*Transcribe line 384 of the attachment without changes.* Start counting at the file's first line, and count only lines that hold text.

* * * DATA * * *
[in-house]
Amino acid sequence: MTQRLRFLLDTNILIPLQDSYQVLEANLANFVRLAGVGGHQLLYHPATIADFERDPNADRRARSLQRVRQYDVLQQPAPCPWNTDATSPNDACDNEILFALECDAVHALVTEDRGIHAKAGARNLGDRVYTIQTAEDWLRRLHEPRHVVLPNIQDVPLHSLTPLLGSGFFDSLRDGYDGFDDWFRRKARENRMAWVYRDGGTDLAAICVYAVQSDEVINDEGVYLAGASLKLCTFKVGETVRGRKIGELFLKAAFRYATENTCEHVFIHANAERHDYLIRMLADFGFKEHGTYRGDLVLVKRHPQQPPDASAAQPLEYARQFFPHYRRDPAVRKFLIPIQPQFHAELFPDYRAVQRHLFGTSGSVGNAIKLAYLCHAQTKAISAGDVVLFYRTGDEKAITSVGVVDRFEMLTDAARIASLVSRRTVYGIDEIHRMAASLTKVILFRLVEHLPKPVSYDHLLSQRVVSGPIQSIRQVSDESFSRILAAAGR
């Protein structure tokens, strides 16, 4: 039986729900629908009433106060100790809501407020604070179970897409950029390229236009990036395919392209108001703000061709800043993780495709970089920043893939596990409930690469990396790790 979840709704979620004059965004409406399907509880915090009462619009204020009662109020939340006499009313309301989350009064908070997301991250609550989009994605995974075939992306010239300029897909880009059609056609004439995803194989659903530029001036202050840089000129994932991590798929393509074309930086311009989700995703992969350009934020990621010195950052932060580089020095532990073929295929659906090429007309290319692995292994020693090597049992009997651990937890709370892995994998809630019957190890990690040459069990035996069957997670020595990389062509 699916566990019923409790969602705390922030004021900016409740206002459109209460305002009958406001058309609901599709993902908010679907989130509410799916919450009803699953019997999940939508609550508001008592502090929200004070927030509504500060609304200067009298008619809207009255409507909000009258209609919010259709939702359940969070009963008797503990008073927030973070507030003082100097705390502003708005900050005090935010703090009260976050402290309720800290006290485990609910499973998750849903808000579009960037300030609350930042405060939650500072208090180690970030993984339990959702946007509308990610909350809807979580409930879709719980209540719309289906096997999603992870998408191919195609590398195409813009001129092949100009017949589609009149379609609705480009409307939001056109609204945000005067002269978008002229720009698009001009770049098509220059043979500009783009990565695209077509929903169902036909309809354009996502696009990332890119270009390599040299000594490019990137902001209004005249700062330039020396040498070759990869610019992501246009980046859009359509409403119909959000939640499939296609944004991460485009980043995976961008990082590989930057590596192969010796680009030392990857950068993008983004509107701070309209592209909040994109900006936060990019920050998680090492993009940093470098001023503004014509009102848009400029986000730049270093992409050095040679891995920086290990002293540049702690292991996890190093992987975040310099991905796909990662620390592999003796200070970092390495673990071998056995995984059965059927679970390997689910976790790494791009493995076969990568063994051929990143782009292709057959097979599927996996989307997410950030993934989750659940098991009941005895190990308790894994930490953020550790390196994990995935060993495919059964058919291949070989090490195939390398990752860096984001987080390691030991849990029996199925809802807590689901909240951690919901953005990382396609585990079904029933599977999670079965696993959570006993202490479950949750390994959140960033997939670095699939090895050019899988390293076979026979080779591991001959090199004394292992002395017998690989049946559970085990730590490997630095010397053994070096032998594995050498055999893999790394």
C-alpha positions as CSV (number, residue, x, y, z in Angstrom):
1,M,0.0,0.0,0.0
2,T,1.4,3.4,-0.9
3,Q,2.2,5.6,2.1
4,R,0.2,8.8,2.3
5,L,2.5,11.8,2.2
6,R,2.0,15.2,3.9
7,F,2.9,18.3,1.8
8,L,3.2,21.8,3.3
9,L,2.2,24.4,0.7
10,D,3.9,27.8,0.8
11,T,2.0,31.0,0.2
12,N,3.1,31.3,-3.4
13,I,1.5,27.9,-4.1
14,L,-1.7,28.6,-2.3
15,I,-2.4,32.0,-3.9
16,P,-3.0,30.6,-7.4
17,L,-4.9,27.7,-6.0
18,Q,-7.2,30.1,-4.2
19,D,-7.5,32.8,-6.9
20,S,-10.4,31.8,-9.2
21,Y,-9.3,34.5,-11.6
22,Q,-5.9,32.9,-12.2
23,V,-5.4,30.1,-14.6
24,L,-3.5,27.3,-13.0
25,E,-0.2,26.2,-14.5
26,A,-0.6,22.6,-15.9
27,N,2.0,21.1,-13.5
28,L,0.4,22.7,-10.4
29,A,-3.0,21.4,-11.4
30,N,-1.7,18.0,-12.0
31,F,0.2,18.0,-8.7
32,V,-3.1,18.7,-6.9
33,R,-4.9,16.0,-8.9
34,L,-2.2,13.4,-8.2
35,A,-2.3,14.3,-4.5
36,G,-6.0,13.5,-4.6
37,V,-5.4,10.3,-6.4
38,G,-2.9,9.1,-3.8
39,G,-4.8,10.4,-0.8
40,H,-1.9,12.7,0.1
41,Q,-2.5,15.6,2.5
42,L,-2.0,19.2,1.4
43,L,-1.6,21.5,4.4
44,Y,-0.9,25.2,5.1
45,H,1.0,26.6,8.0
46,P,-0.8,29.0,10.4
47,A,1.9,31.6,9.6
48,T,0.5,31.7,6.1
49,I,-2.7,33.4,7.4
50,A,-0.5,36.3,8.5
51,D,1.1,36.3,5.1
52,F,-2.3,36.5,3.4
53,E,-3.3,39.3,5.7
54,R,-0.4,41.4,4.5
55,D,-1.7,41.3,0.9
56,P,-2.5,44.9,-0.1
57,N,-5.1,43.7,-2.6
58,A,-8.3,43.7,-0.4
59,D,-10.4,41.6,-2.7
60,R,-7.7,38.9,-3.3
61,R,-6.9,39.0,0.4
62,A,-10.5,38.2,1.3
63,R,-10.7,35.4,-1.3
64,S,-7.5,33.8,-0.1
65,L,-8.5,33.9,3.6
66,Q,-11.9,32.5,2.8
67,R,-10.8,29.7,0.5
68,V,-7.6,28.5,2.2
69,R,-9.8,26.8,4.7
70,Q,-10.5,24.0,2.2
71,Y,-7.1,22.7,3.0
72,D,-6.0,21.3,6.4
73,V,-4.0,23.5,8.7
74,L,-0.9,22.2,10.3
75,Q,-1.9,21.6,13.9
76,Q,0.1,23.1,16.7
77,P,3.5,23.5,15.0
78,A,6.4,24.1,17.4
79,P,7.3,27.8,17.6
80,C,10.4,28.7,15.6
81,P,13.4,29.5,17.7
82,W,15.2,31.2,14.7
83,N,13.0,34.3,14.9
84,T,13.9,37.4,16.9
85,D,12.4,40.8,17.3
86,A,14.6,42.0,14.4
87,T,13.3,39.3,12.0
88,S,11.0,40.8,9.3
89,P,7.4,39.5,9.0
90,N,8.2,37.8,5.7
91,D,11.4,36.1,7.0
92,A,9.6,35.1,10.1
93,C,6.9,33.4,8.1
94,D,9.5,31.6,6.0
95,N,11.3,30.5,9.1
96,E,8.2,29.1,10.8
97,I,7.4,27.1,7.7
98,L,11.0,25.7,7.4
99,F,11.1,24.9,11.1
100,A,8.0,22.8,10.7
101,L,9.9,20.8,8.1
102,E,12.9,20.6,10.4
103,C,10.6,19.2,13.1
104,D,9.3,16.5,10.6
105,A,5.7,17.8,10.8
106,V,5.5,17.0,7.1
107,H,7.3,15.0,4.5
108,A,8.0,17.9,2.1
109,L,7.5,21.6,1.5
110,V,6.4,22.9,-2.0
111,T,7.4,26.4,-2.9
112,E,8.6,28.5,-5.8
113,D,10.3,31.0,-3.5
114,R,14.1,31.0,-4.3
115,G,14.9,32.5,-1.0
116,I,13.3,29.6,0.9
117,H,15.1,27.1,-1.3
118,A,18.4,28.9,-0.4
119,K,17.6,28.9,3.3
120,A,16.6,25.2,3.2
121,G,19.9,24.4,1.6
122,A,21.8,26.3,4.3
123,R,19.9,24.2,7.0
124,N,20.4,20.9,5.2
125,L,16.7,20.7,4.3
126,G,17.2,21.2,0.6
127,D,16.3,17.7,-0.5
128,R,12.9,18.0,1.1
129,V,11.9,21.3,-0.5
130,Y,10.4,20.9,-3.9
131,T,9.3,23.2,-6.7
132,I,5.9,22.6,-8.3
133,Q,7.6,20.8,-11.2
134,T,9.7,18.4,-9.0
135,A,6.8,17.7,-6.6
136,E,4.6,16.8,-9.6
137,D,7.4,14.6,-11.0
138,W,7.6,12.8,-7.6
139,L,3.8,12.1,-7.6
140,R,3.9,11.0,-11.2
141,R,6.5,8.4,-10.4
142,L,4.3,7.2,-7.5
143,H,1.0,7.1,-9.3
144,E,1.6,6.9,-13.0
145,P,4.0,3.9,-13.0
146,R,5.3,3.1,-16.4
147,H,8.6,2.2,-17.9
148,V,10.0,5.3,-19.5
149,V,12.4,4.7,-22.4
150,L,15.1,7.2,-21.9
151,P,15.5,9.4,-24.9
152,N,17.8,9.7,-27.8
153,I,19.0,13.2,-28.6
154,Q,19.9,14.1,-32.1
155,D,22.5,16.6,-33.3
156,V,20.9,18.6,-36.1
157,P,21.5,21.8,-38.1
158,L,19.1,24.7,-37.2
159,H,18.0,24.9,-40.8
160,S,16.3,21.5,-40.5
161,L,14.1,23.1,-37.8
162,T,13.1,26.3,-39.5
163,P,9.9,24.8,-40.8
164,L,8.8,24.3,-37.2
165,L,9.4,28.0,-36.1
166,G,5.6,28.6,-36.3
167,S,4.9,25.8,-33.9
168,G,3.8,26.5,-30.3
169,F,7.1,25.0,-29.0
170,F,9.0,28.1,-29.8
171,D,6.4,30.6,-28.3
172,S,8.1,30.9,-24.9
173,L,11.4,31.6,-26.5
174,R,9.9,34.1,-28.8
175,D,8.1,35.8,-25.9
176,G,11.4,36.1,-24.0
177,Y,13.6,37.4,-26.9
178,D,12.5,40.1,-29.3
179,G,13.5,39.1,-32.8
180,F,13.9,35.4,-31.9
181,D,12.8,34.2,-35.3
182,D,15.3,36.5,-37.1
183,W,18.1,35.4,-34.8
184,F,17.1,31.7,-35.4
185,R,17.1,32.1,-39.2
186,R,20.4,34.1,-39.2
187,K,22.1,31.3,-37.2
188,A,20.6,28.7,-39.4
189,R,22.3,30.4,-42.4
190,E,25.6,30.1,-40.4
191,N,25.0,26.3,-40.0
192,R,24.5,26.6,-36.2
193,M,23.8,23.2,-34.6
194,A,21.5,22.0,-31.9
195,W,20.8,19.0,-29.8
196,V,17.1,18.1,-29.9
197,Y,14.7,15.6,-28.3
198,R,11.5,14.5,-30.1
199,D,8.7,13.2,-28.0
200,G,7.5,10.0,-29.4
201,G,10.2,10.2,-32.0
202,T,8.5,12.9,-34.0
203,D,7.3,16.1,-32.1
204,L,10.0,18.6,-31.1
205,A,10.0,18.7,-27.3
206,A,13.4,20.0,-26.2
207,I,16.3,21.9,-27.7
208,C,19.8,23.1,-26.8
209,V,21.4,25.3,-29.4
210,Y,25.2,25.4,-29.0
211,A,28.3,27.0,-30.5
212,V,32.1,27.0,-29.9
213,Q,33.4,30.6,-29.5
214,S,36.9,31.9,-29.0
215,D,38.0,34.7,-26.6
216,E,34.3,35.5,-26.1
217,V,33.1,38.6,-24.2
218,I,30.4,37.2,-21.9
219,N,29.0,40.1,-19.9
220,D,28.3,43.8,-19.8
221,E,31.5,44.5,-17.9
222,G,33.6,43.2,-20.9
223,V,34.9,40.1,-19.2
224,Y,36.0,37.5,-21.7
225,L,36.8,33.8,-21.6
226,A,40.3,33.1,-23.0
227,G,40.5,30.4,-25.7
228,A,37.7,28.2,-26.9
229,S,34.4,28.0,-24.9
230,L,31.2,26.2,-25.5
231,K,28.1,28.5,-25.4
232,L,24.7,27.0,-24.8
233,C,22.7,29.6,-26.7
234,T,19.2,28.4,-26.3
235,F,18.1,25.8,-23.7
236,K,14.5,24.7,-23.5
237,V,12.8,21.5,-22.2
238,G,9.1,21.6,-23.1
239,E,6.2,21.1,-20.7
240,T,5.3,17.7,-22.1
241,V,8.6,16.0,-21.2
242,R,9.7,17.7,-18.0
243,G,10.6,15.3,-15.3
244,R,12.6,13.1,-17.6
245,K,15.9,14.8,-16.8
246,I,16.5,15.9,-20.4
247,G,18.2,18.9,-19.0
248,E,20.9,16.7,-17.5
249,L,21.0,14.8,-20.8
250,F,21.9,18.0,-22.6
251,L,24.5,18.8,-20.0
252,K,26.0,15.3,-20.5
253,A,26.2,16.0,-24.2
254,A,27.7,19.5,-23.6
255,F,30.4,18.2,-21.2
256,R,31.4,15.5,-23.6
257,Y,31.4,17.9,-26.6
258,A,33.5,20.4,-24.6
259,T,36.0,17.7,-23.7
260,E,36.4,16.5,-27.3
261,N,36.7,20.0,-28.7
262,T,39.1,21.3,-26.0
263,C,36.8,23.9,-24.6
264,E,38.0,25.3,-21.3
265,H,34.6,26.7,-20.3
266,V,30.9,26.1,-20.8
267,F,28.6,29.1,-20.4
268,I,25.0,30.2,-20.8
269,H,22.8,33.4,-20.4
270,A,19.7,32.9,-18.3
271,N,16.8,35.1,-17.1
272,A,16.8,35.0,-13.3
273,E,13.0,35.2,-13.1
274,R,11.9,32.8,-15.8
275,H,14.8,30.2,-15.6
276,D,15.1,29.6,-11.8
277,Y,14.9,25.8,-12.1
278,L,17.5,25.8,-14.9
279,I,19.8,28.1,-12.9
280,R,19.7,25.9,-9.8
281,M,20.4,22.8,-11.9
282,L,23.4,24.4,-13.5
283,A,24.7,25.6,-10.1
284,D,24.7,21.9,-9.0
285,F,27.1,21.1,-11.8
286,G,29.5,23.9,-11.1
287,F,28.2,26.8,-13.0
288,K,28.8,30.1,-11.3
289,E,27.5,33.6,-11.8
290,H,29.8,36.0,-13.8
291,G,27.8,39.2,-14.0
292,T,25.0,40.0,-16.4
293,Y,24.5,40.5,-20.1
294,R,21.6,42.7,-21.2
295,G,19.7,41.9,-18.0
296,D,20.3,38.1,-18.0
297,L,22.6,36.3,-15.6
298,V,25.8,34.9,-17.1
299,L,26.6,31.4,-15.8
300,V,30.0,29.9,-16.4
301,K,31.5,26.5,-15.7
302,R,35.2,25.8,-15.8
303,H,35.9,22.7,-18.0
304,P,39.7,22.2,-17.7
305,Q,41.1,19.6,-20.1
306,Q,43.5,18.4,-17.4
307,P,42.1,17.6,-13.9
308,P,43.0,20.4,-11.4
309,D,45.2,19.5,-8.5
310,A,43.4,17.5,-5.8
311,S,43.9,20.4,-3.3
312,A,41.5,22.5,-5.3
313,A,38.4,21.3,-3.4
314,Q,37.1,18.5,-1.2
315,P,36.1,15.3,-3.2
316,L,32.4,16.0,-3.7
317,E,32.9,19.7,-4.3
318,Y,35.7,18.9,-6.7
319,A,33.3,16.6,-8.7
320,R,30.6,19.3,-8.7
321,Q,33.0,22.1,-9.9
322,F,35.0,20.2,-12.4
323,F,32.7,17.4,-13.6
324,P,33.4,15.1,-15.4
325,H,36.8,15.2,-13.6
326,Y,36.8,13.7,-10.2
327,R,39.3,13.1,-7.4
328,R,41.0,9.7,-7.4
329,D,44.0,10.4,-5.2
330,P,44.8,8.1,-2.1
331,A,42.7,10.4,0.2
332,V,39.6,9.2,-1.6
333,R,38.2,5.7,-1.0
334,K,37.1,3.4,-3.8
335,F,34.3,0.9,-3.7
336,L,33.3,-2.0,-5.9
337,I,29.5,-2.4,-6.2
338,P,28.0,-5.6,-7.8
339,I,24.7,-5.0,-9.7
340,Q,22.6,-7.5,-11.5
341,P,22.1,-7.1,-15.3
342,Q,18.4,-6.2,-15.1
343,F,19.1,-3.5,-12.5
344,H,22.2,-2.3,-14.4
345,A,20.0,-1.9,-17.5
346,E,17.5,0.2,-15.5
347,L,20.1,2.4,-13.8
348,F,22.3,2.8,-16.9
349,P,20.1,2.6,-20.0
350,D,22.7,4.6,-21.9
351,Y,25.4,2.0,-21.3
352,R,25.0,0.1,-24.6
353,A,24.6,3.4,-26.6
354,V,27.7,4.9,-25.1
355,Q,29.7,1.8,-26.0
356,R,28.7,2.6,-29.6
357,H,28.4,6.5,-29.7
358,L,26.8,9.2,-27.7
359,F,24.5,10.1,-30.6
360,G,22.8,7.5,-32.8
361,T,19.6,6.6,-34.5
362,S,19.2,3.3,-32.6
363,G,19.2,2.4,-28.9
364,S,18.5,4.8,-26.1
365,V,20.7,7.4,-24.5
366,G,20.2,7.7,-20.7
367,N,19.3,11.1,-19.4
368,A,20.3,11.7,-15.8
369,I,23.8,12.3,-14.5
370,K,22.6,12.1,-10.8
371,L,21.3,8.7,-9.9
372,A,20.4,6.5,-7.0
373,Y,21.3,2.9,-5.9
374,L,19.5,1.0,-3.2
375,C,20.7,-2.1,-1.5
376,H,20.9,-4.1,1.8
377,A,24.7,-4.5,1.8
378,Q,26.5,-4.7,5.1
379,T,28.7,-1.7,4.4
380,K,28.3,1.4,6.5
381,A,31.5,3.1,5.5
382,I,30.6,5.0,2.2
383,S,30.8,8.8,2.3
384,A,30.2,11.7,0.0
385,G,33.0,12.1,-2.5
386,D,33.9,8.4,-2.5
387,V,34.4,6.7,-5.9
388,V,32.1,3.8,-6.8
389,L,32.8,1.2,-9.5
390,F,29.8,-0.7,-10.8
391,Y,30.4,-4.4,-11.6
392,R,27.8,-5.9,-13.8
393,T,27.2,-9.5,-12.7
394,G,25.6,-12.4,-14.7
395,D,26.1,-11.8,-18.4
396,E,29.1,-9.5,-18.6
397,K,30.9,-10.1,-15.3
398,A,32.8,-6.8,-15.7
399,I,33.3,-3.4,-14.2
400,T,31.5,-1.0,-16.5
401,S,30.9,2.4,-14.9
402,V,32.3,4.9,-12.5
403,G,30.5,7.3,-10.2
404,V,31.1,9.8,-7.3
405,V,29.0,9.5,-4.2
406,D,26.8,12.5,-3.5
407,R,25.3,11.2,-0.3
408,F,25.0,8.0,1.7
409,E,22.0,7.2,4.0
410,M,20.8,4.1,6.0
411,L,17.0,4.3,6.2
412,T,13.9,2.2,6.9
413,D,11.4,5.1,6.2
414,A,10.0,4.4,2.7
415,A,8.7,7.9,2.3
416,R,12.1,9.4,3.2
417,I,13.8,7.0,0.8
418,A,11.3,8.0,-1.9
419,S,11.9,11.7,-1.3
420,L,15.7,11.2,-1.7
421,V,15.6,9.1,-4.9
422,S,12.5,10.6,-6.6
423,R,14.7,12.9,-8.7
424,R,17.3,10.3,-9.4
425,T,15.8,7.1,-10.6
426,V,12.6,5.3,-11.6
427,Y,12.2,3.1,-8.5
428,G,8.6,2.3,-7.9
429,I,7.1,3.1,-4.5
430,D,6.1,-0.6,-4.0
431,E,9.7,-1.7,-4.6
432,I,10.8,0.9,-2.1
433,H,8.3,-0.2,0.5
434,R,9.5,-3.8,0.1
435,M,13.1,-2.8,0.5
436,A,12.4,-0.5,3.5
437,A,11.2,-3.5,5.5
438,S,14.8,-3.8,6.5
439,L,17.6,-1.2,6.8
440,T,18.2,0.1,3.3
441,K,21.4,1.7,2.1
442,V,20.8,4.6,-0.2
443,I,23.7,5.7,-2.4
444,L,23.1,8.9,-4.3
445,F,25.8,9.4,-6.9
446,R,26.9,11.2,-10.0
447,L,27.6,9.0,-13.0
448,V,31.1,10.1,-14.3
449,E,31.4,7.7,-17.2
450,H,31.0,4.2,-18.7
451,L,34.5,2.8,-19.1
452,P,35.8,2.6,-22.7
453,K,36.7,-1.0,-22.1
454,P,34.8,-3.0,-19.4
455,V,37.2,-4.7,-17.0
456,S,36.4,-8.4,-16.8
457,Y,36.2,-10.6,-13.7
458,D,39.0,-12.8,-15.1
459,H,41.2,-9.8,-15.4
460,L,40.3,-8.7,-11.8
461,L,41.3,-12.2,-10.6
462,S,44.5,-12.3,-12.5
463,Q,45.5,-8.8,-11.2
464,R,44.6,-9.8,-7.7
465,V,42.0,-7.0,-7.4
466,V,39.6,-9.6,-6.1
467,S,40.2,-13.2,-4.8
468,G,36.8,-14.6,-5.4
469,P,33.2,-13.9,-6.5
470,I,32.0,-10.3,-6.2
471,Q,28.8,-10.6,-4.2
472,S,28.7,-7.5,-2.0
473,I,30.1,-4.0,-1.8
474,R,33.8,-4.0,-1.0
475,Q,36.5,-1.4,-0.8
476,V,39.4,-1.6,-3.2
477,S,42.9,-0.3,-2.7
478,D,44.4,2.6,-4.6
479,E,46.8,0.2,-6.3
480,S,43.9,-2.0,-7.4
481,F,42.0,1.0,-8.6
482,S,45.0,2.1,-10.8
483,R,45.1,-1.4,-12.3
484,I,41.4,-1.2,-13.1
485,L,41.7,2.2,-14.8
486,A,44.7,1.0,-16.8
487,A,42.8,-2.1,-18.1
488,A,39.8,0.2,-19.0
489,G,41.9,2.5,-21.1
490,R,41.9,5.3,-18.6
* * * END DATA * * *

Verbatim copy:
380,K,28.3,1.4,6.5